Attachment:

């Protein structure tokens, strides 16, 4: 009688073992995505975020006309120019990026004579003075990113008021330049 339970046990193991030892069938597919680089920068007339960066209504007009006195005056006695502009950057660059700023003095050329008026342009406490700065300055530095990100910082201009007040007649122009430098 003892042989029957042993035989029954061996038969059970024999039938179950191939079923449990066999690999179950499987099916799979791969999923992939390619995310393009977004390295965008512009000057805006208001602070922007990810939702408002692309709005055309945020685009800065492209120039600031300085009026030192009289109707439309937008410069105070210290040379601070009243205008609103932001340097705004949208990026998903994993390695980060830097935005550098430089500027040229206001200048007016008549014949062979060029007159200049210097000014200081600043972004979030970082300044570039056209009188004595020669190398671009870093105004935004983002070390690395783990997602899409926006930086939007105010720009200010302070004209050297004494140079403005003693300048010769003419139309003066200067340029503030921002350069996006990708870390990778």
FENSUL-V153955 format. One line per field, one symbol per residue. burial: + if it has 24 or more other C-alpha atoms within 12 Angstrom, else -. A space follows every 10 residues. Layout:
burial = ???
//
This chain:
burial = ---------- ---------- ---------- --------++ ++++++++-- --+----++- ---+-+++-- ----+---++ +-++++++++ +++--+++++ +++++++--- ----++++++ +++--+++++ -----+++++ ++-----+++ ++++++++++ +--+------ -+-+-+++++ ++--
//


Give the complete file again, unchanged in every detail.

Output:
């Protein structure tokens, strides 16, 4: 009688073992995505975020006309120019990026004579003075990113008021330049 339970046990193991030892069938597919680089920068007339960066209504007009006195005056006695502009950057660059700023003095050329008026342009406490700065300055530095990100910082201009007040007649122009430098 003892042989029957042993035989029954061996038969059970024999039938179950191939079923449990066999690999179950499987099916799979791969999923992939390619995310393009977004390295965008512009000057805006208001602070922007990810939702408002692309709005055309945020685009800065492209120039600031300085009026030192009289109707439309937008410069105070210290040379601070009243205008609103932001340097705004949208990026998903994993390695980060830097935005550098430089500027040229206001200048007016008549014949062979060029007159200049210097000014200081600043972004979030970082300044570039056209009188004595020669190398671009870093105004935004983002070390690395783990997602899409926006930086939007105010720009200010302070004209050297004494140079403005003693300048010769003419139309003066200067340029503030921002350069996006990708870390990778």
FENSUL-V153955 format. One line per field, one symbol per residue. burial: + if it has 24 or more other C-alpha atoms within 12 Angstrom, else -. A space follows every 10 residues. Layout:
burial = ???
//
This chain:
burial = ---------- ---------- ---------- --------++ ++++++++-- --+----++- ---+-+++-- ----+---++ +-++++++++ +++--+++++ +++++++--- ----++++++ +++--+++++ -----+++++ ++-----+++ ++++++++++ +--+------ -+-+-+++++ ++--
//